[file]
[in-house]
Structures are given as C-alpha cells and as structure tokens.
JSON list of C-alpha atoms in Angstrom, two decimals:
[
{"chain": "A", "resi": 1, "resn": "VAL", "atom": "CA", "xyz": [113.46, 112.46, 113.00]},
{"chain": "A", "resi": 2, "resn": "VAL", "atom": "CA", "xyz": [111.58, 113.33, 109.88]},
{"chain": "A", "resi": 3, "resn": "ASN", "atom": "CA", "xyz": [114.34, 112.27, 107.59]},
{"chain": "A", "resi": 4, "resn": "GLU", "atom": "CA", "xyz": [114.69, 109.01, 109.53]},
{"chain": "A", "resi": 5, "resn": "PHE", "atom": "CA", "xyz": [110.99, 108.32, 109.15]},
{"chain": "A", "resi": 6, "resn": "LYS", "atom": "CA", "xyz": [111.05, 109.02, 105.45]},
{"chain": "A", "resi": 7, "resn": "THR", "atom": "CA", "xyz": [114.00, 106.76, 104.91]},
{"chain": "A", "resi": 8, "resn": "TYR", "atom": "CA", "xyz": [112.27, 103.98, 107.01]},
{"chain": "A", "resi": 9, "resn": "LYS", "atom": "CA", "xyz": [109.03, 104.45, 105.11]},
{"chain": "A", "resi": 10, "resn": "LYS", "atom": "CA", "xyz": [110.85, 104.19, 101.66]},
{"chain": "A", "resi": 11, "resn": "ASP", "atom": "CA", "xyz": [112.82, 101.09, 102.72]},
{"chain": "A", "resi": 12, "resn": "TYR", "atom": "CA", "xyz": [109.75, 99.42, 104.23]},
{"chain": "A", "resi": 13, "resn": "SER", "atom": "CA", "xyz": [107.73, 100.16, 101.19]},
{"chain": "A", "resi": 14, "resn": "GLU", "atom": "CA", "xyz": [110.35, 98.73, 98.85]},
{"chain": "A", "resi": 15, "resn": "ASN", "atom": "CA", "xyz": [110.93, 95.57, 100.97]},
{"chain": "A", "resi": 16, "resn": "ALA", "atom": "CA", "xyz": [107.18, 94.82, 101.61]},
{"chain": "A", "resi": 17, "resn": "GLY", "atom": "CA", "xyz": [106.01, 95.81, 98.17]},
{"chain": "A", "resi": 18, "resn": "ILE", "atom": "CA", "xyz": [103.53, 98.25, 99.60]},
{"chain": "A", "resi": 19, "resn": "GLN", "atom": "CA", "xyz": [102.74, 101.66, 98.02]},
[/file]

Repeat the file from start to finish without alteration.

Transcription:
[in-house]
Structures are given as C-alpha cells and as structure tokens.
JSON list of C-alpha atoms in Angstrom, two decimals:
[
{"chain": "A", "resi": 1, "resn": "VAL", "atom": "CA", "xyz": [113.46, 112.46, 113.00]},
{"chain": "A", "resi": 2, "resn": "VAL", "atom": "CA", "xyz": [111.58, 113.33, 109.88]},
{"chain": "A", "resi": 3, "resn": "ASN", "atom": "CA", "xyz": [114.34, 112.27, 107.59]},
{"chain": "A", "resi": 4, "resn": "GLU", "atom": "CA", "xyz": [114.69, 109.01, 109.53]},
{"chain": "A", "resi": 5, "resn": "PHE", "atom": "CA", "xyz": [110.99, 108.32, 109.15]},
{"chain": "A", "resi": 6, "resn": "LYS", "atom": "CA", "xyz": [111.05, 109.02, 105.45]},
{"chain": "A", "resi": 7, "resn": "THR", "atom": "CA", "xyz": [114.00, 106.76, 104.91]},
{"chain": "A", "resi": 8, "resn": "TYR", "atom": "CA", "xyz": [112.27, 103.98, 107.01]},
{"chain": "A", "resi": 9, "resn": "LYS", "atom": "CA", "xyz": [109.03, 104.45, 105.11]},
{"chain": "A", "resi": 10, "resn": "LYS", "atom": "CA", "xyz": [110.85, 104.19, 101.66]},
{"chain": "A", "resi": 11, "resn": "ASP", "atom": "CA", "xyz": [112.82, 101.09, 102.72]},
{"chain": "A", "resi": 12, "resn": "TYR", "atom": "CA", "xyz": [109.75, 99.42, 104.23]},
{"chain": "A", "resi": 13, "resn": "SER", "atom": "CA", "xyz": [107.73, 100.16, 101.19]},
{"chain": "A", "resi": 14, "resn": "GLU", "atom": "CA", "xyz": [110.35, 98.73, 98.85]},
{"chain": "A", "resi": 15, "resn": "ASN", "atom": "CA", "xyz": [110.93, 95.57, 100.97]},
{"chain": "A", "resi": 16, "resn": "ALA", "atom": "CA", "xyz": [107.18, 94.82, 101.61]},
{"chain": "A", "resi": 17, "resn": "GLY", "atom": "CA", "xyz": [106.01, 95.81, 98.17]},
{"chain": "A", "resi": 18, "resn": "ILE", "atom": "CA", "xyz": [103.53, 98.25, 99.60]},
{"chain": "A", "resi": 19, "resn": "GLN", "atom": "CA", "xyz": [102.74, 101.66, 98.02]},